of the program was the elimination of what Mao called foreign elements, in
other words, Soviet influence.
In March 1943, Mao achieved for the first time
formal supremacy over the party, becoming chairman of the Secretariat and
of the Politburo. Shortly thereafter, the continuing Rectification Campaign
resulted in a purge of elements not sufficiently loyal Mao. The campaign
was run by Kang Sheng (K'ang Sheng), later one of Mao's key supporters in
the Cultural Revolution.
The purges made Stalin especially suspicious
of Mao, and after World War II, Stalin clearly tried to prevent Mao from
engaging in a revolutionary civil war against the Kuomintang.
Nevertheless, Mao did lead the Red Army
to power, and on 1 October 1949 he declared the establishment of the People's
Republic of China.
In December 1949 Mao traveled to Moscow for
two months of difficult negotiations leading to a treaty of mutual assistance
accompanied by limited economic aid. Soon thereafter, the Chinese found
themselves intervening in the Korean War in support of the communist regime
Despite the tensions with Moscow, Mao followed
many of the policies of the Soviet Union. For example, a five-year
plan was drawn up and put into effect in 1953 (with limited Soviet technical
aid), but in 1958, Mao broke with the Soviet model and launched the Great
Leap Forward, encouraging the establishment of rural industry and the use
of rural labour to create a new agricultural infrastructure. The "Leap"
failed miserably, and, to counter growing intellectual and urban-based
opposition, in 1966, Mao--with the support of his wife, Jiang Qing, and key
ally, Lin Biao--launched the Great Proletarian Cultural Revolution.
The result was again disaster as he destroyed
the party and state bureaucracy, paralyzed education and left the economy
almost a shambles.
Recovery came slowly, as Mao withdrew from active
participation in the government. Zhou En-lai seemed to emerge as the
nation's real leader when relations were reestablished with the United States.
After Mao's death on 9 September 1976, a power struggle ensued, and members
of the party who had been purged by the Cultural Revolution returned to govern
China, including Deng Xiaoping (see Deng Xiaoping).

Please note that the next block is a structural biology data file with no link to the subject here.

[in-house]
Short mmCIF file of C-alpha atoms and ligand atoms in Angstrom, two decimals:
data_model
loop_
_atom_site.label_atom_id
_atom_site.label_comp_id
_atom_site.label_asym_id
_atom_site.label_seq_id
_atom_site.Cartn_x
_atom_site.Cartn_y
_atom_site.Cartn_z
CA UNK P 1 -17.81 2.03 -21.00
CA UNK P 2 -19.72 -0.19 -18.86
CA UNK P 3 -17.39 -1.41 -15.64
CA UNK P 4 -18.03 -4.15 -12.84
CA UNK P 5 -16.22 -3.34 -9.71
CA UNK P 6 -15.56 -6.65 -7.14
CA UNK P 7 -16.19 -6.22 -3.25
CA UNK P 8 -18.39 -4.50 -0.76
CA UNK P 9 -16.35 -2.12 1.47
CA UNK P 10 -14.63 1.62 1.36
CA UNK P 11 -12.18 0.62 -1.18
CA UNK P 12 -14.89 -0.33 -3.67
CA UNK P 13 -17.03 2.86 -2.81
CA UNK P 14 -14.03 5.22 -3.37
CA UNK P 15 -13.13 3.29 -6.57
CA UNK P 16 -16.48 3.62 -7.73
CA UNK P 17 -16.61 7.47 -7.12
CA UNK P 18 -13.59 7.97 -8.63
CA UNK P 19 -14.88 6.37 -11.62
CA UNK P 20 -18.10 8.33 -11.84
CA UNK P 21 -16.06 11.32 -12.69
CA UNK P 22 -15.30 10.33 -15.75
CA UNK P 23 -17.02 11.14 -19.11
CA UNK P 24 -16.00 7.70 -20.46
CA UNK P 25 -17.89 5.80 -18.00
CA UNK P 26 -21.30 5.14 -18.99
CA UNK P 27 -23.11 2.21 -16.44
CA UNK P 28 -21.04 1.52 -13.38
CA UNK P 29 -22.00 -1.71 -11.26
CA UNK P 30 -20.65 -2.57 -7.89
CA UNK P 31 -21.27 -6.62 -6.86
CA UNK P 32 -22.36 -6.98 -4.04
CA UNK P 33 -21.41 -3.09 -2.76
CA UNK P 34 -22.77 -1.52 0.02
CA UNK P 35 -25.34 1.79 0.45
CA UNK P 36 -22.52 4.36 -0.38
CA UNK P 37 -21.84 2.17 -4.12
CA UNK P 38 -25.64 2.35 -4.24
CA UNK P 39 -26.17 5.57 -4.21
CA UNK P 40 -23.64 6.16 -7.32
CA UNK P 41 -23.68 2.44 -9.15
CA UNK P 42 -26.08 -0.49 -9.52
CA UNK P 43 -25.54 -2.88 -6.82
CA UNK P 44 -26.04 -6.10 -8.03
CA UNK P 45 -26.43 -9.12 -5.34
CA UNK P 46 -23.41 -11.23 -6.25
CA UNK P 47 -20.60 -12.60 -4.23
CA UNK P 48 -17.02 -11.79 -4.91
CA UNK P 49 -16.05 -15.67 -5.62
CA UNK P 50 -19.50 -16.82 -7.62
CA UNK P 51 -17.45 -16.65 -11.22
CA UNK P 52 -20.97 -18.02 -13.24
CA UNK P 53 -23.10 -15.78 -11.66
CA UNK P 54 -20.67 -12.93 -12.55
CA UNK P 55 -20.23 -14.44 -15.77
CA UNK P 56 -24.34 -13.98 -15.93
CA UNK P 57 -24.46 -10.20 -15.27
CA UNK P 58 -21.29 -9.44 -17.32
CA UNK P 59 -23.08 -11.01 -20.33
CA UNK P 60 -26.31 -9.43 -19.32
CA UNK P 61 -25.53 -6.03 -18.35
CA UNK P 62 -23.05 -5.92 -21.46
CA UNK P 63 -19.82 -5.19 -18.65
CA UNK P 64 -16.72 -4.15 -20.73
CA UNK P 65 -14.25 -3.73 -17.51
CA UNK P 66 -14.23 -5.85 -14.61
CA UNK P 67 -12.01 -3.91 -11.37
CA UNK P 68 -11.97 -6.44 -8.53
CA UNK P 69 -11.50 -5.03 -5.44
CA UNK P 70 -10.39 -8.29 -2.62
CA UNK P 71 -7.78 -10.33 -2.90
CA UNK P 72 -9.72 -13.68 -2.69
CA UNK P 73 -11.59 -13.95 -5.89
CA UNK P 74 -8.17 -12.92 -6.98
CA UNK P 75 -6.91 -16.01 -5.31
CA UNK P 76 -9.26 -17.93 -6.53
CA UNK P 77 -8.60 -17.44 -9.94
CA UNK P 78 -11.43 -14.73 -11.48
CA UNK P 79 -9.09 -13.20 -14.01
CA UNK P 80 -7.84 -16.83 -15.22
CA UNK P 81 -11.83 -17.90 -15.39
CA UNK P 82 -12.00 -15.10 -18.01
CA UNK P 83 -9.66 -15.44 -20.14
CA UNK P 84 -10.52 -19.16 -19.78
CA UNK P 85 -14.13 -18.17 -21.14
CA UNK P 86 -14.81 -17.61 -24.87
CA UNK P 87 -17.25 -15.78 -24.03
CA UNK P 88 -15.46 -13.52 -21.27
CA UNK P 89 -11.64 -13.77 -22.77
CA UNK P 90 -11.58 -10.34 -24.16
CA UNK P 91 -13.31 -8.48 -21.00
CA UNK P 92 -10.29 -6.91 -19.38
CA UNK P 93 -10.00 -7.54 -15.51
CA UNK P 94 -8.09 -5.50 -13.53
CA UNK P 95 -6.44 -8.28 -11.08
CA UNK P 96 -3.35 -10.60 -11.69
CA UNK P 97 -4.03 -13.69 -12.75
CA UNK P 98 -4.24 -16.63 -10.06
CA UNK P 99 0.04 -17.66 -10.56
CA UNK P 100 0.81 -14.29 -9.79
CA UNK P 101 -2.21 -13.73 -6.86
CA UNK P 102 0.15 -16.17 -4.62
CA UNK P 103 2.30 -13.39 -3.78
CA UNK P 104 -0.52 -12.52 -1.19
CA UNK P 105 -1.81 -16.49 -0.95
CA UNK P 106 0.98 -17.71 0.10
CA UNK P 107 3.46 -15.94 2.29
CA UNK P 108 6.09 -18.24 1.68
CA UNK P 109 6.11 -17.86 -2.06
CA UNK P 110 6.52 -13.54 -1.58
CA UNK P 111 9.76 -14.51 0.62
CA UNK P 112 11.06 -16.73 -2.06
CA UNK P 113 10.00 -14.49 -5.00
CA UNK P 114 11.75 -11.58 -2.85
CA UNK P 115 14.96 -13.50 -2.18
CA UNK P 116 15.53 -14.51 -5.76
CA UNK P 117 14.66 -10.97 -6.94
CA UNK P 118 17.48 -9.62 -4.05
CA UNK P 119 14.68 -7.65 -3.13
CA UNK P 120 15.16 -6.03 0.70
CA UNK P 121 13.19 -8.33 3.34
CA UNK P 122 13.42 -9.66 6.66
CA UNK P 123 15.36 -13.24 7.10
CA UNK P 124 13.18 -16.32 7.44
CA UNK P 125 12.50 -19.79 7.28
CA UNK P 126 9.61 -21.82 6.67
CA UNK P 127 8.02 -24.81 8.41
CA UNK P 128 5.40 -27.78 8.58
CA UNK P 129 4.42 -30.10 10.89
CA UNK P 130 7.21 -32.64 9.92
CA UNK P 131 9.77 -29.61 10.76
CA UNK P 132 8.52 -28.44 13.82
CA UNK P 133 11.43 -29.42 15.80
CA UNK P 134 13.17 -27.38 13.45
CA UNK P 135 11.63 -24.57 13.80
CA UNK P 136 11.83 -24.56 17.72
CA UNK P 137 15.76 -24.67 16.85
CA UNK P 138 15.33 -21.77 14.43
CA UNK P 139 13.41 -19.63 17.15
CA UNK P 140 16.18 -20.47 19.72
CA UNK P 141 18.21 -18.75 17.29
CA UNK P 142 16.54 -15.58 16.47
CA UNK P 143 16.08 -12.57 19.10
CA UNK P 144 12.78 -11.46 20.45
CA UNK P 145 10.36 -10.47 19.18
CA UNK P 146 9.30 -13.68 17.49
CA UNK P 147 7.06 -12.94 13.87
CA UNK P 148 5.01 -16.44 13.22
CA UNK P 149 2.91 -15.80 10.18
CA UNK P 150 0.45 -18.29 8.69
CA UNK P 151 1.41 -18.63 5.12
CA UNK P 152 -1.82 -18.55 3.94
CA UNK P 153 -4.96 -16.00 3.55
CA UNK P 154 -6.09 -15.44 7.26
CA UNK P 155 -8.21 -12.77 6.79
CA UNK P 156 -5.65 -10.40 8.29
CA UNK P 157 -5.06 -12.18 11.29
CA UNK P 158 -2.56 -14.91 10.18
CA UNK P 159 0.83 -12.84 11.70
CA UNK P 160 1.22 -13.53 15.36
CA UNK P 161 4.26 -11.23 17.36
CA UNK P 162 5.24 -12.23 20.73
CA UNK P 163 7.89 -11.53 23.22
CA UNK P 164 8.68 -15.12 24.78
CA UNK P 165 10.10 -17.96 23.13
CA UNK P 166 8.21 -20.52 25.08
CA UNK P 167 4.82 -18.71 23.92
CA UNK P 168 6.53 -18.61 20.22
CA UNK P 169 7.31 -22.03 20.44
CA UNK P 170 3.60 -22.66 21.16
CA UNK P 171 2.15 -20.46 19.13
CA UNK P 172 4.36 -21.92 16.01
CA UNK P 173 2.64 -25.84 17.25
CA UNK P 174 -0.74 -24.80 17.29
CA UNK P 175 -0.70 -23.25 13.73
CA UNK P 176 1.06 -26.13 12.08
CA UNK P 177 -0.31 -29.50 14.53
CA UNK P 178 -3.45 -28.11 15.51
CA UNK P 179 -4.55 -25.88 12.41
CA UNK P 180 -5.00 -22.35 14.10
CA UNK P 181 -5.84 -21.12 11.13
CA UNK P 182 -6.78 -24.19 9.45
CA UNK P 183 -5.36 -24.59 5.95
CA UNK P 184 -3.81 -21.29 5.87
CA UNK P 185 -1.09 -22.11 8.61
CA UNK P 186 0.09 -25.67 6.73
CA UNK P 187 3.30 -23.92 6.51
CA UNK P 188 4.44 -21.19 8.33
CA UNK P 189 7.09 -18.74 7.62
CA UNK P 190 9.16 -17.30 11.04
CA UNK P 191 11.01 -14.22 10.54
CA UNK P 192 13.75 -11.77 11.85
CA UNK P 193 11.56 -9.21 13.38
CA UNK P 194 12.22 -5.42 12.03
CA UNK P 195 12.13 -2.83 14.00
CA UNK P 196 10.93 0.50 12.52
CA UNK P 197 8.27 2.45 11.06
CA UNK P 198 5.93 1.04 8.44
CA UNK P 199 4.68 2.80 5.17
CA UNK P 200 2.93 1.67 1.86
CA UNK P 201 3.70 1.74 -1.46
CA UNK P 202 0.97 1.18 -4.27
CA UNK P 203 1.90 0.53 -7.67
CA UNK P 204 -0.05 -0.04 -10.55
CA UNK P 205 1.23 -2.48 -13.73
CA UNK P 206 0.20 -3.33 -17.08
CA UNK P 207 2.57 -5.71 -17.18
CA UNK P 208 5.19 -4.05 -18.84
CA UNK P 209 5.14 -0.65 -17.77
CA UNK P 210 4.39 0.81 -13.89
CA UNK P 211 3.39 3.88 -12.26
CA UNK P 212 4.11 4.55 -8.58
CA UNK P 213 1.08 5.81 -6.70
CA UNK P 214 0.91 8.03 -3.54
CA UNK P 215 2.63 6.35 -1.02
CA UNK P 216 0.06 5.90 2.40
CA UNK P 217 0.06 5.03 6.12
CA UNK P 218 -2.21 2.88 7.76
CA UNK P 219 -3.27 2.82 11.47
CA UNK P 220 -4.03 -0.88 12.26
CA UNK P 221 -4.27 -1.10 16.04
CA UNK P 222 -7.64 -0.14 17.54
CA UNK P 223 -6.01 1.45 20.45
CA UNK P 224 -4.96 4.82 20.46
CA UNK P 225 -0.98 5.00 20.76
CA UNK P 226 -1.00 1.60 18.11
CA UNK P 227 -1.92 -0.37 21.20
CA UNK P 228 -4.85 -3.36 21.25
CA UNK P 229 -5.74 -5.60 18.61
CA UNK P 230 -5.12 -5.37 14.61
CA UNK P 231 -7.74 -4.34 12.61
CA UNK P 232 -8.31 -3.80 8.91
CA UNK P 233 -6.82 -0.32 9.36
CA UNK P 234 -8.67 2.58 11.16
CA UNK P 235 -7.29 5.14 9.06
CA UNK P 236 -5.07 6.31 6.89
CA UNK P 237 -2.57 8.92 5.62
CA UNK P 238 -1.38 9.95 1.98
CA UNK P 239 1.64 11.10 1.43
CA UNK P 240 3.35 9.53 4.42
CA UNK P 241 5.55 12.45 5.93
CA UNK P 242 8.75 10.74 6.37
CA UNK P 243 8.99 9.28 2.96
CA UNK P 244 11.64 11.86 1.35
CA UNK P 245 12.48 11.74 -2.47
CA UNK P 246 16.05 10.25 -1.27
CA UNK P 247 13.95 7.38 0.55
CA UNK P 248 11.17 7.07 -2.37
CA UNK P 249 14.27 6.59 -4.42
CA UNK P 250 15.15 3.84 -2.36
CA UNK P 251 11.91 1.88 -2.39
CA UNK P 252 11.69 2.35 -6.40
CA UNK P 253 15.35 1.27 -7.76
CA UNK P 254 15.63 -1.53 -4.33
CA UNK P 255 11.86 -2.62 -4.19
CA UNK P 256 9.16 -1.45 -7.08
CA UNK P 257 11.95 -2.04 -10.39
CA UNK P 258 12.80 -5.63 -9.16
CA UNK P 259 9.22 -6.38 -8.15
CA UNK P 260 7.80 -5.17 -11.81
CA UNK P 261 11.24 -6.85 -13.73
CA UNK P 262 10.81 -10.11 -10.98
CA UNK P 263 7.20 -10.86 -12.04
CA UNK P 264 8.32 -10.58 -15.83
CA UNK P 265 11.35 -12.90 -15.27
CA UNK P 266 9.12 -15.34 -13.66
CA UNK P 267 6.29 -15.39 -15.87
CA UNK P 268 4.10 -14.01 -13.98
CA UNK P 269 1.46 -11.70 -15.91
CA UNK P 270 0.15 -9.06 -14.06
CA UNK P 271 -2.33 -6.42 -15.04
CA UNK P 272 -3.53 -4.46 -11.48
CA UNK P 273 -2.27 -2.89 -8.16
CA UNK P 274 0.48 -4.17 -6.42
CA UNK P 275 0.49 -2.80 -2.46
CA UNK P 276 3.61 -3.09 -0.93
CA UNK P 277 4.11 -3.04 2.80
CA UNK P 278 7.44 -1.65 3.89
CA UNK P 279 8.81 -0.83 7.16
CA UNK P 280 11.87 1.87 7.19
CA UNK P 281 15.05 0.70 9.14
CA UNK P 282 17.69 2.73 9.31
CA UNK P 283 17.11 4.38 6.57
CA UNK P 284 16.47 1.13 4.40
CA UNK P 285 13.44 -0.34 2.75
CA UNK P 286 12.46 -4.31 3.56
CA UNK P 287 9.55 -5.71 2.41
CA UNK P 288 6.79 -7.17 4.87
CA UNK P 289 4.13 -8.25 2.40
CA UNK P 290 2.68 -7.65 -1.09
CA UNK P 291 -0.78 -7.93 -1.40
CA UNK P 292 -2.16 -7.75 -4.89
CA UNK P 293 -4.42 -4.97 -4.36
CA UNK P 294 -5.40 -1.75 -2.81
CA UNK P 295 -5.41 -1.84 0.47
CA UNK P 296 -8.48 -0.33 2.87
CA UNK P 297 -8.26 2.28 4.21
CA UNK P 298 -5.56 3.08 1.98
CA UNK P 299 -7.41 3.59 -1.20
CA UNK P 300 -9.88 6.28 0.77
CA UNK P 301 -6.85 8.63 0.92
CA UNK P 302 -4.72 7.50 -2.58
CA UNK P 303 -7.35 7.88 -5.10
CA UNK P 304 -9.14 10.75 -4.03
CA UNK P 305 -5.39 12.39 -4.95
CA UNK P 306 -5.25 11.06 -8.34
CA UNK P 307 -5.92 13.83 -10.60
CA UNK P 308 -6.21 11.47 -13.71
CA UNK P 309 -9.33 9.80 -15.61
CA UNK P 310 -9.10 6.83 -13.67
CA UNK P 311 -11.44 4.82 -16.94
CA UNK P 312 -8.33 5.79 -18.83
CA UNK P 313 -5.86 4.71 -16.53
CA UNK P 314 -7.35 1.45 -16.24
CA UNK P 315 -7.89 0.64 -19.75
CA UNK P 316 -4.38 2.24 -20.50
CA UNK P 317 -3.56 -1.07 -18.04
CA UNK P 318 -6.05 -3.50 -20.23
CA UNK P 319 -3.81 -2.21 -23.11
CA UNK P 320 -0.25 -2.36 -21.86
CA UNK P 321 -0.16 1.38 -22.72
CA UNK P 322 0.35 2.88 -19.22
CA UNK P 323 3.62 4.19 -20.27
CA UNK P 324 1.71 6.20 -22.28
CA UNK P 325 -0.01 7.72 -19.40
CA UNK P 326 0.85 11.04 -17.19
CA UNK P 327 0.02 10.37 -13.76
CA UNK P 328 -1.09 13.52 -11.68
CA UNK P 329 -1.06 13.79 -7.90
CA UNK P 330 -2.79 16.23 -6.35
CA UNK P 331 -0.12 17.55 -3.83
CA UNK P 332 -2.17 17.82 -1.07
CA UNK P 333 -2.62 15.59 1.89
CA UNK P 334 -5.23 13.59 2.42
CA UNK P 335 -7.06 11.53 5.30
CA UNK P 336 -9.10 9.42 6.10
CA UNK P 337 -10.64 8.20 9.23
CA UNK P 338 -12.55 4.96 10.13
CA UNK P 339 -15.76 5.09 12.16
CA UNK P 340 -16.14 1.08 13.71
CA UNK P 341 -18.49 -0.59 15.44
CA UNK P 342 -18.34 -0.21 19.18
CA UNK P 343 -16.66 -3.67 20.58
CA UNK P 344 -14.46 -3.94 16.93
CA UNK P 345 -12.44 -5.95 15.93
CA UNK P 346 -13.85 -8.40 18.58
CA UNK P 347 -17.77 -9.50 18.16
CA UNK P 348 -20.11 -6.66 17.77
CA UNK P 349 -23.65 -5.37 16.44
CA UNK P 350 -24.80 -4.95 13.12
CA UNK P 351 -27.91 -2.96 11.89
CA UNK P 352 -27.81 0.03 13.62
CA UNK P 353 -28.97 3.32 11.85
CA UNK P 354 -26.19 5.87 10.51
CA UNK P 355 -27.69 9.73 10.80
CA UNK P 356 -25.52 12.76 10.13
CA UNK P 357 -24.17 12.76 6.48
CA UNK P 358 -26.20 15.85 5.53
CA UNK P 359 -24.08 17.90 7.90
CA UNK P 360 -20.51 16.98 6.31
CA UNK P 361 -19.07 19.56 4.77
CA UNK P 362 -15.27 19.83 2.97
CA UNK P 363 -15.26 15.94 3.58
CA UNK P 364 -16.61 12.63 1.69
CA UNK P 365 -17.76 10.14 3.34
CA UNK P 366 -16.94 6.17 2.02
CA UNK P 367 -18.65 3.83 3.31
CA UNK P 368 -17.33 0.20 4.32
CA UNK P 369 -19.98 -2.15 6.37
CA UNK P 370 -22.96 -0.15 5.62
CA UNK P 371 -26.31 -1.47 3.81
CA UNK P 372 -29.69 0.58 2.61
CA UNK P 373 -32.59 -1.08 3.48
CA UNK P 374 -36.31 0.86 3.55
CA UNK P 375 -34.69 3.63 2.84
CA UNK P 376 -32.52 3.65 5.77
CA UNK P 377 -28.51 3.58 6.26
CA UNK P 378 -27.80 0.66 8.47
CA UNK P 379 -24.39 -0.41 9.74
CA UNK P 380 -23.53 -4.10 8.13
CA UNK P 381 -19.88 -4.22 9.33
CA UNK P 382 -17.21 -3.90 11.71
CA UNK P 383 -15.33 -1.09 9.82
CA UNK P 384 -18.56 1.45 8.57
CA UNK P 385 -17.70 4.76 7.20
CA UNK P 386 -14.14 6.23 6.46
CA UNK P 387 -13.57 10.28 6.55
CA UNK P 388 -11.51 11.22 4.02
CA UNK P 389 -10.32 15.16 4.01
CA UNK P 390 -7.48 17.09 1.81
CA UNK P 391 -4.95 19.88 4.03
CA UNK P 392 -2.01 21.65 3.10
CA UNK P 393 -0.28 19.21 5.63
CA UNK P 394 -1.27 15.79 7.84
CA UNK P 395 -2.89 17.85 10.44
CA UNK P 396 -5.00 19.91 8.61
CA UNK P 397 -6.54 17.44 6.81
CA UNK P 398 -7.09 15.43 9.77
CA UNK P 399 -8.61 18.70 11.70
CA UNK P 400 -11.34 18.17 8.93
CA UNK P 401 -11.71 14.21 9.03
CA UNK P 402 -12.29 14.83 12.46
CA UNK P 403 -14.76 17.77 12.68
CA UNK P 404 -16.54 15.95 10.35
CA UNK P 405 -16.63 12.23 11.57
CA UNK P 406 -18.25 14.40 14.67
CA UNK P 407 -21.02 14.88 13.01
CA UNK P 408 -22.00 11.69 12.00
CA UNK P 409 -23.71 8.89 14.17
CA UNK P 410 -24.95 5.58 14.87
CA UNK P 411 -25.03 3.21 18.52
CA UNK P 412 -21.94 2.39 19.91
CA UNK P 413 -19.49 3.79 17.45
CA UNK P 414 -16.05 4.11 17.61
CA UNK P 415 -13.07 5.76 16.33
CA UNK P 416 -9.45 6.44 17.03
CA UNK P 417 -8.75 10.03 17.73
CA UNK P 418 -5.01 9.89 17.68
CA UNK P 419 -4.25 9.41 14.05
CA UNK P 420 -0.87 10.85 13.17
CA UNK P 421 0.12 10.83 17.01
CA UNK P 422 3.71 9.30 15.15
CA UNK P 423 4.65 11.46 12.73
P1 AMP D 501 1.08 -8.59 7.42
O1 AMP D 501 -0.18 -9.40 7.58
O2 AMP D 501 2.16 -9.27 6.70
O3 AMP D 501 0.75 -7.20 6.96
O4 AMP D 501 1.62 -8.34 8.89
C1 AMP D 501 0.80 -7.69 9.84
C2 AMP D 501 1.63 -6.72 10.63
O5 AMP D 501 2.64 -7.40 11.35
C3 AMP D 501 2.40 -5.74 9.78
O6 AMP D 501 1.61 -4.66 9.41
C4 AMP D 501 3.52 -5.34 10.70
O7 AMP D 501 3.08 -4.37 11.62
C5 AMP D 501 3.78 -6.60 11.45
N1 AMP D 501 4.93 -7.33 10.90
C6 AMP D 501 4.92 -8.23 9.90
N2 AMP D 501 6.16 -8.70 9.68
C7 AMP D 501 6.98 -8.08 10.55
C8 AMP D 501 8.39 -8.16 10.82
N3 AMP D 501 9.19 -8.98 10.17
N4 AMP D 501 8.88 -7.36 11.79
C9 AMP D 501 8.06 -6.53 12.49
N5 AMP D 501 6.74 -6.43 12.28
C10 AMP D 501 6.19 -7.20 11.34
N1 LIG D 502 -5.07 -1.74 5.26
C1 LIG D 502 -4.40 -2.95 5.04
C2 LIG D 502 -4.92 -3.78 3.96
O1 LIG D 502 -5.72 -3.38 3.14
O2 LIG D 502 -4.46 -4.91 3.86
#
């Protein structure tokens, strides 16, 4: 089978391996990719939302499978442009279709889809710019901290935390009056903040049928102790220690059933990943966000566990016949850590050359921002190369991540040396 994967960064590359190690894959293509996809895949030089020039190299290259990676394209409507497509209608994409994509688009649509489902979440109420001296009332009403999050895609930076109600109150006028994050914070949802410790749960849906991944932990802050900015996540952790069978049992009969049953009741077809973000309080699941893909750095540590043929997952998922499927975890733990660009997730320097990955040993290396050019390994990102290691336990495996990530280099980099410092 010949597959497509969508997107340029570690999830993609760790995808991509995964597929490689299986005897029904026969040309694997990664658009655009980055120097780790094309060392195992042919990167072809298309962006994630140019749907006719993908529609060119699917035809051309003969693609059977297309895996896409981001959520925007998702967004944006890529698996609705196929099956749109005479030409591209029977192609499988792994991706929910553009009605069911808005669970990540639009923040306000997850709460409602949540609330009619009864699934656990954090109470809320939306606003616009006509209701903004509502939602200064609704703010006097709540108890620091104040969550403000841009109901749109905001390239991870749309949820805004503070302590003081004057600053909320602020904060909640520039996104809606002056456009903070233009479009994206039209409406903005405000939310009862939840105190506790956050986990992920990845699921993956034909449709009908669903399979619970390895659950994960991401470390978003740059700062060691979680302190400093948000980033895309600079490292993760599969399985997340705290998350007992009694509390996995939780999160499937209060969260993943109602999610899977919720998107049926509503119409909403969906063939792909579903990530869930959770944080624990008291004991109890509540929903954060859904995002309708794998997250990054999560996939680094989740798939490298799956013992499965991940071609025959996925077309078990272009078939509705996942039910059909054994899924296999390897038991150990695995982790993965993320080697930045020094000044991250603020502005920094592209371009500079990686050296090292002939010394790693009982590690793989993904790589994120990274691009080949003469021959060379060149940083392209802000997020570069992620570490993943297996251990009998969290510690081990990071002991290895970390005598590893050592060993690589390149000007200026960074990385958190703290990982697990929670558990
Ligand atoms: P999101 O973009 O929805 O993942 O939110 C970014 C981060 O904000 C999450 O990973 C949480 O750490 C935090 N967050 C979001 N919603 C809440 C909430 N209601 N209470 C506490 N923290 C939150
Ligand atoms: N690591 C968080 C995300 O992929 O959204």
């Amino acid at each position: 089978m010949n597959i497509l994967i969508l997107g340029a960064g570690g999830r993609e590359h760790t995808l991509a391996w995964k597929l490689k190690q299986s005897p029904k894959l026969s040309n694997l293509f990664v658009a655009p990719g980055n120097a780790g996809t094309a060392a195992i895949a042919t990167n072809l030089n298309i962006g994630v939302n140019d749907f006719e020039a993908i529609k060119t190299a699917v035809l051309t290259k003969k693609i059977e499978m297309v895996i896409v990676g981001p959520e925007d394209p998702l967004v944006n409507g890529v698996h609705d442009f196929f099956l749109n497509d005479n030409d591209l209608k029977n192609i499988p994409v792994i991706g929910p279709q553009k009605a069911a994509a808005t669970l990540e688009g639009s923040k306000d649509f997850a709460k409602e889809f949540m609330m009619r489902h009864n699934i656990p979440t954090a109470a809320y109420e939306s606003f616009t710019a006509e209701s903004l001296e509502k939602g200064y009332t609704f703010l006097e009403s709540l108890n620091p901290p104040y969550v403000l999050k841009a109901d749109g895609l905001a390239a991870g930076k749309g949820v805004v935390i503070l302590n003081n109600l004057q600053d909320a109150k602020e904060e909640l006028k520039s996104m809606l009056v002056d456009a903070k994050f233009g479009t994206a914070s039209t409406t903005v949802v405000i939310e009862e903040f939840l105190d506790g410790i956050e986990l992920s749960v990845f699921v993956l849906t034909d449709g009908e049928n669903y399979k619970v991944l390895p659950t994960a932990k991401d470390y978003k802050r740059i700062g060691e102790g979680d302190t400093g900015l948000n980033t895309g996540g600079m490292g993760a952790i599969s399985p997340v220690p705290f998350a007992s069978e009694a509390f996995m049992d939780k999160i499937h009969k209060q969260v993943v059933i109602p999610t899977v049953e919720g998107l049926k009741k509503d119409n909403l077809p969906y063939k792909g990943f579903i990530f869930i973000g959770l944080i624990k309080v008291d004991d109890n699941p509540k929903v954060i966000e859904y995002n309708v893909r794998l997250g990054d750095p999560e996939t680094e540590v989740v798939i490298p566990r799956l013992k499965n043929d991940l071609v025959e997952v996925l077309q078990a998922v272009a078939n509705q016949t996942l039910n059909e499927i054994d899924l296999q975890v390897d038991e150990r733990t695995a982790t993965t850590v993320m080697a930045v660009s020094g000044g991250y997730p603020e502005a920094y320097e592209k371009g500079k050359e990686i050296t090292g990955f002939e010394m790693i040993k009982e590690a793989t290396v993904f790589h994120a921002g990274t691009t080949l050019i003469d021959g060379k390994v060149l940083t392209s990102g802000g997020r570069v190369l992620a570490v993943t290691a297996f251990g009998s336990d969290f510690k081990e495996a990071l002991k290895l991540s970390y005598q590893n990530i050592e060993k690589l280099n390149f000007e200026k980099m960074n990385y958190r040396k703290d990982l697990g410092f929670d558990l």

26 December 1893, Mao was born.
10 October 1911, nationalist revolution
begun in China by Sun Yat-sen.
1919, May Fourth Movement.
September 1920, Mao organized a branch
of the Socialist Youth League in his school. Married Yang Kaihui (Yang
K'ai-hui), the daughter of his former teacher.
July 1921, Mao attended the First Congress
of the Chinese Socialist Party (CSP).
1923, when the CSP entered into Sun Yat-sen's
Kuomintang (Nationalist Party), Mao joined also.
May 1926, Chiang Kai-shek expelled most
socialists from the Kuomintang.
July 1926, Chiang Kai-shek launched the
Northern Expedition to unify the country under his leadership.
November 1926, Mao returned to Hunan
where he began his investigation of the peasant movement.
October 1927, Mao led a small group of
peasants to a base in the Ching-kang Shan (Ching-kang Mountains) on the
Kiangsi-Hunan border to begin a new type of revolutionary warfare in the
1930, Mao's wife was executed by the
Kuomintang, and he married He Zizhen (Ho Tzu-chen), with whom he had been
living since 1928.
November 1931, Mao proclaimed the Chinese
Soviet Republic, in a portion of Kiangsi Province.
1935, The Long March.
July 1937, full-fledged Sino-Japanese
1939, Mao divorced He Zizhen and married
a well-known film actress, Lan P'ing (Jiang Qing or Chiang Ch'ing).
March 1943, Mao became chairman of the
Secretariat and of the Politburo of the Chinese Communist Party.
1 October 1949, Mao proclaimed the People's
Republic of China.
December 1949, Mao traveled to Moscow
for two months of negotiations leading to a peace treaty.
1953, first Chinese five-year plan.
1958, the Great Leap Forward.